And if a friend or his kids ever needed him to assist with a house project, Bresnan would be there as soon as he could. Raburn has his dad to credit for how he knows how to mount a TV, hide wires, eradicate termites and fix holes in walls. “Helping others is not a chore for John, it was who he was,” Raburn says, also noting how incredibly thoughtful his dad was down to quirky Christmas gifts.

One year a raccoon had fallen through the ceiling into a closet in the West Homewood house Raburn was renting, and months later, he found a raccoon ornament in his Christmas stocking from Bresnan. “We laughed and laughed,” Raburn recalls. “The fact that he remembered that for six months just to share a laugh with me is the definition of John’s desire to bring joy to others.”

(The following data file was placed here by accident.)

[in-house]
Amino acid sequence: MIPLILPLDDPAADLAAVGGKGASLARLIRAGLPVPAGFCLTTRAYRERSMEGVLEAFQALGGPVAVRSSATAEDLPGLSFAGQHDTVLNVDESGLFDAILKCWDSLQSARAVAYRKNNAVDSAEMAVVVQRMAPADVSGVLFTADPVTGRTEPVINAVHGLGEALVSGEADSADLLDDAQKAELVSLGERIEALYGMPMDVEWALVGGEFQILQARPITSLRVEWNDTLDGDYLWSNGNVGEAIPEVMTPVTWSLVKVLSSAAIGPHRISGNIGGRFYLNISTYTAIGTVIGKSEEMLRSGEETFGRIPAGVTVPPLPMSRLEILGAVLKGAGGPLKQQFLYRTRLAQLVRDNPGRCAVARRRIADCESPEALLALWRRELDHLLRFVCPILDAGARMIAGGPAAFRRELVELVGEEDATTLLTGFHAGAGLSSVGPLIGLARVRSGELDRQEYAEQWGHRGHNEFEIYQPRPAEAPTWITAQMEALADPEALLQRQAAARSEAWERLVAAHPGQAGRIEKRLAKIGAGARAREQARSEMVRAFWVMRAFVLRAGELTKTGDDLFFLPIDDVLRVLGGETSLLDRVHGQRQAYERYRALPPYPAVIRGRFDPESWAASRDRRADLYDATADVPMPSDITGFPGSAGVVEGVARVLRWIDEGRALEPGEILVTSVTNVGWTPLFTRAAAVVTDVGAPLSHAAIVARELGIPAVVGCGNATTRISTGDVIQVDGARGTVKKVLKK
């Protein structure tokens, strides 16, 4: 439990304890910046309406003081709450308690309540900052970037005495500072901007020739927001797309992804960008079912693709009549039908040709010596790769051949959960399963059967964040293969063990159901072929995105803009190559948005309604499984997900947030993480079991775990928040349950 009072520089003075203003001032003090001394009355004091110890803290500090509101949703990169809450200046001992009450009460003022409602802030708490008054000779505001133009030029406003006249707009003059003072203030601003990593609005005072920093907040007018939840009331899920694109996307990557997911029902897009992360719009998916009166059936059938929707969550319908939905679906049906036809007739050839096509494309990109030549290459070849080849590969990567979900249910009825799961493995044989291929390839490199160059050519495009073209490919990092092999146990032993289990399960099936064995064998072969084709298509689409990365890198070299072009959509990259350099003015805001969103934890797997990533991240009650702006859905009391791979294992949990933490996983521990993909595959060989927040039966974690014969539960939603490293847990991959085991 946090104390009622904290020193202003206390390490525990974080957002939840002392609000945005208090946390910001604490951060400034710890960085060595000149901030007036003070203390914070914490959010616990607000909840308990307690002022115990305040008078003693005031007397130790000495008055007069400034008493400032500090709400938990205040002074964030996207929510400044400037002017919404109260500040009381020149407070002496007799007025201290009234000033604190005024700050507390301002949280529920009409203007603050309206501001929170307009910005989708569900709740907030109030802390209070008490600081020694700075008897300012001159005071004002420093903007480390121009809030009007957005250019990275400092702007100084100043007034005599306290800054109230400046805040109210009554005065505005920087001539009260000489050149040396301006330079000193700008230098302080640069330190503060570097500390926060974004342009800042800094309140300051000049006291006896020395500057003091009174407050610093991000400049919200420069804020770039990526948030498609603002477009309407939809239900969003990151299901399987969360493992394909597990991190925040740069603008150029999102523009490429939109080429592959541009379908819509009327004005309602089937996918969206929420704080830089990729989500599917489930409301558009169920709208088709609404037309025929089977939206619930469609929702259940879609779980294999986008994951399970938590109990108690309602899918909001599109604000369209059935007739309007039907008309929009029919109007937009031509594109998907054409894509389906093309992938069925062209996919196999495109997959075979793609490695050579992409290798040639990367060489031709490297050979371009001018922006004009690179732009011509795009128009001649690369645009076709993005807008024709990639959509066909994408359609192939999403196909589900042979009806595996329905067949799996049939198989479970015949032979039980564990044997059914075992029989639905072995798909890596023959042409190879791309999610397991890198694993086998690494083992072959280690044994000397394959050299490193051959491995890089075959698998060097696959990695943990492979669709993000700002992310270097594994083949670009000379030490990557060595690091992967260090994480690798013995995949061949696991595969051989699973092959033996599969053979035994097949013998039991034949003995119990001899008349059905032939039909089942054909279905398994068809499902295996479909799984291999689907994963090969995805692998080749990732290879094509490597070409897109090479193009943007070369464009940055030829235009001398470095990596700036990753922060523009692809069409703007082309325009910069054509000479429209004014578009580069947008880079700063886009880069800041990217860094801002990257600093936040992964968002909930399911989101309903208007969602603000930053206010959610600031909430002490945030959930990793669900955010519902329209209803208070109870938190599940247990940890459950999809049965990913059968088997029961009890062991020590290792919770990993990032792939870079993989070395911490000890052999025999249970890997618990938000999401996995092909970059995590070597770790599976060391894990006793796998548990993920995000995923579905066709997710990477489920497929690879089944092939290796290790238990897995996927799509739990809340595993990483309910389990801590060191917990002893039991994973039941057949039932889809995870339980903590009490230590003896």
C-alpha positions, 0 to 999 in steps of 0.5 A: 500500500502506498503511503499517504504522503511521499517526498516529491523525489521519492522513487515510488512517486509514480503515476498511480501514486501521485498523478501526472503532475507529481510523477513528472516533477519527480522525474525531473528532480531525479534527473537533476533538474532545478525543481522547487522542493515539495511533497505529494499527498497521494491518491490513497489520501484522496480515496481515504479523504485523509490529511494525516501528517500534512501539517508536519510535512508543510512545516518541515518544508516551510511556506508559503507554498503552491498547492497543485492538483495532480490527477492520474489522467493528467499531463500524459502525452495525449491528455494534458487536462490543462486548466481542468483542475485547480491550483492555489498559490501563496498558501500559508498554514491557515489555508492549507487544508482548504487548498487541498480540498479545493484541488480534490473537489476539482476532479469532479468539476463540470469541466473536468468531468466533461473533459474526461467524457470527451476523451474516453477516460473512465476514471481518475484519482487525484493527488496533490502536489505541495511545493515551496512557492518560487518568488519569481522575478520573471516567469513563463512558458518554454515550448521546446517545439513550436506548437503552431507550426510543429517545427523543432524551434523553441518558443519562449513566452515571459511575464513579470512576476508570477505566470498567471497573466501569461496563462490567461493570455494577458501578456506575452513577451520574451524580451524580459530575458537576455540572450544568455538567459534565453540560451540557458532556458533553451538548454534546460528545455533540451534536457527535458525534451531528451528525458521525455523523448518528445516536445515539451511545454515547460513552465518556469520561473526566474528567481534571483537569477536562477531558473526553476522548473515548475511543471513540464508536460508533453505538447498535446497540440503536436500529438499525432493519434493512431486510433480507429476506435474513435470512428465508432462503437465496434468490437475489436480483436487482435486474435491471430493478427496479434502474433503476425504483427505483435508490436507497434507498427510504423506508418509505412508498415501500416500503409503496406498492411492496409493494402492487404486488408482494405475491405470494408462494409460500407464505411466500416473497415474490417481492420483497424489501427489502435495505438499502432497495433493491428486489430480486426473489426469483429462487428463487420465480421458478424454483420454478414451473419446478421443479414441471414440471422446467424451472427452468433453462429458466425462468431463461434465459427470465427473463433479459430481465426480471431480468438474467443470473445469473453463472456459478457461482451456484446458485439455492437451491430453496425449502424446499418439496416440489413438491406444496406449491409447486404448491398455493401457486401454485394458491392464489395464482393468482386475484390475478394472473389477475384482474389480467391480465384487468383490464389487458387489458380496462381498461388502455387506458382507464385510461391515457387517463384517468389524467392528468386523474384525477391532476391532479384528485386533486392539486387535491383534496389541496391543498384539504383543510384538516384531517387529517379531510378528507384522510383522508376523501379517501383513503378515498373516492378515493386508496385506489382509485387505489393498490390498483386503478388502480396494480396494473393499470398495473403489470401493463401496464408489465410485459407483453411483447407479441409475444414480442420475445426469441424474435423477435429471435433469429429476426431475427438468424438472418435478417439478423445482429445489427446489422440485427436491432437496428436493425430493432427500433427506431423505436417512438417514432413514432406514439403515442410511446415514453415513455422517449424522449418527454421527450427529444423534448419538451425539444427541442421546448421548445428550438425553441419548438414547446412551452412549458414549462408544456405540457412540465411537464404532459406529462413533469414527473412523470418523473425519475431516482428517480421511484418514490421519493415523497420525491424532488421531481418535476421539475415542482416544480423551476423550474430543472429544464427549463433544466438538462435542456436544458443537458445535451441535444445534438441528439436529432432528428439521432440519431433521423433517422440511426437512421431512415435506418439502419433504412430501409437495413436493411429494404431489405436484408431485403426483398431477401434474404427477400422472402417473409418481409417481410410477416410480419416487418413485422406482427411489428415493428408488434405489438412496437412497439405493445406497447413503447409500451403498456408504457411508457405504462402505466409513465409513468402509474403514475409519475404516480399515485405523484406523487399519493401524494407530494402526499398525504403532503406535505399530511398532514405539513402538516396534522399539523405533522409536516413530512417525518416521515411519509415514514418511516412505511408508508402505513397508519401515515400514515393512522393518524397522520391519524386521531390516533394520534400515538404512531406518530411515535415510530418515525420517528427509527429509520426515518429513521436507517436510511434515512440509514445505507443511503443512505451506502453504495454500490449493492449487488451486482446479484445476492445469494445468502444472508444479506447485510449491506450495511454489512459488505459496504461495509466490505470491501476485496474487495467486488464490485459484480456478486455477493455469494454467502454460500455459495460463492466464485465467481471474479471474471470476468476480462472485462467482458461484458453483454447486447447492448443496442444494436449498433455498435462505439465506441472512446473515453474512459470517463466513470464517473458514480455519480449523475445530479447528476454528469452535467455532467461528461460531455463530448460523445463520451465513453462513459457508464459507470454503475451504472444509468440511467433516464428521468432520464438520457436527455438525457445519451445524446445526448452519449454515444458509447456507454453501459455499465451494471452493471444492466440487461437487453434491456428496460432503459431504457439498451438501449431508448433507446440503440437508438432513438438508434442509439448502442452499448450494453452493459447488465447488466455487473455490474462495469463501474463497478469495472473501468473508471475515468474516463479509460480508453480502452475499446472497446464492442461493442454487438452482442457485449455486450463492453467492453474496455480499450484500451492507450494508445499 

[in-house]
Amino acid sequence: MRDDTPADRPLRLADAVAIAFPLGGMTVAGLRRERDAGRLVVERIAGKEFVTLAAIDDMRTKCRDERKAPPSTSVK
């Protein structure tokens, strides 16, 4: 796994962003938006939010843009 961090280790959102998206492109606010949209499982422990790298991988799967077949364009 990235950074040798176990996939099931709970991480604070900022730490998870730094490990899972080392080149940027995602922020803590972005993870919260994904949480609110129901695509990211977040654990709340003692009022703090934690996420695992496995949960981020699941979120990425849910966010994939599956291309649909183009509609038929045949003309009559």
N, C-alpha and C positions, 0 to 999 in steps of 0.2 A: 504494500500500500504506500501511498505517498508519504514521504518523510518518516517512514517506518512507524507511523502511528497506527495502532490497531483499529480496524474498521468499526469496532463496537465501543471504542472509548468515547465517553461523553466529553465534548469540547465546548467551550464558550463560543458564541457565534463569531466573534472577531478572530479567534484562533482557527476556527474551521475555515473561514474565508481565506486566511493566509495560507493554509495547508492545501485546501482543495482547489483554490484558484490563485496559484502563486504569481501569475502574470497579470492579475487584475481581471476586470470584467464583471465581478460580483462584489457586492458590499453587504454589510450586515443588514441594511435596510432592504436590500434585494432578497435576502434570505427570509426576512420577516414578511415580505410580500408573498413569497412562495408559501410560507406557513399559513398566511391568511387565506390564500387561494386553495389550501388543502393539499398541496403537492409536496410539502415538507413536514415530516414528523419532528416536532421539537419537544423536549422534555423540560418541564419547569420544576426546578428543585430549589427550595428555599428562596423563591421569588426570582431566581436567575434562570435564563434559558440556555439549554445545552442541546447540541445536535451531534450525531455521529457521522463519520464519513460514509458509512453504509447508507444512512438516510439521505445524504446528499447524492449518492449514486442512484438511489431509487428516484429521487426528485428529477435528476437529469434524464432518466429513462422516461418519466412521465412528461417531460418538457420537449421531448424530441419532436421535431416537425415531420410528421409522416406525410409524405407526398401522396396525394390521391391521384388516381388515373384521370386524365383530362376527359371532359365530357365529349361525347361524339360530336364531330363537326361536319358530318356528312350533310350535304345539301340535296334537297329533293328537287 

Above all, Raburn will tell you, his and Lexi’s dad created experiences. Whether he was grilling steaks or running with his Siberian husky Rosco in the backyard, fishing or fighting fires, Bresnan was fully present. “He wasn’t wasting time, he just wasn’t ever in a hurry,” Raburn said in his eulogy. “He was creating connecting and making memories. He wasn’t on his phone, he wasn’t watching TV, he was there.”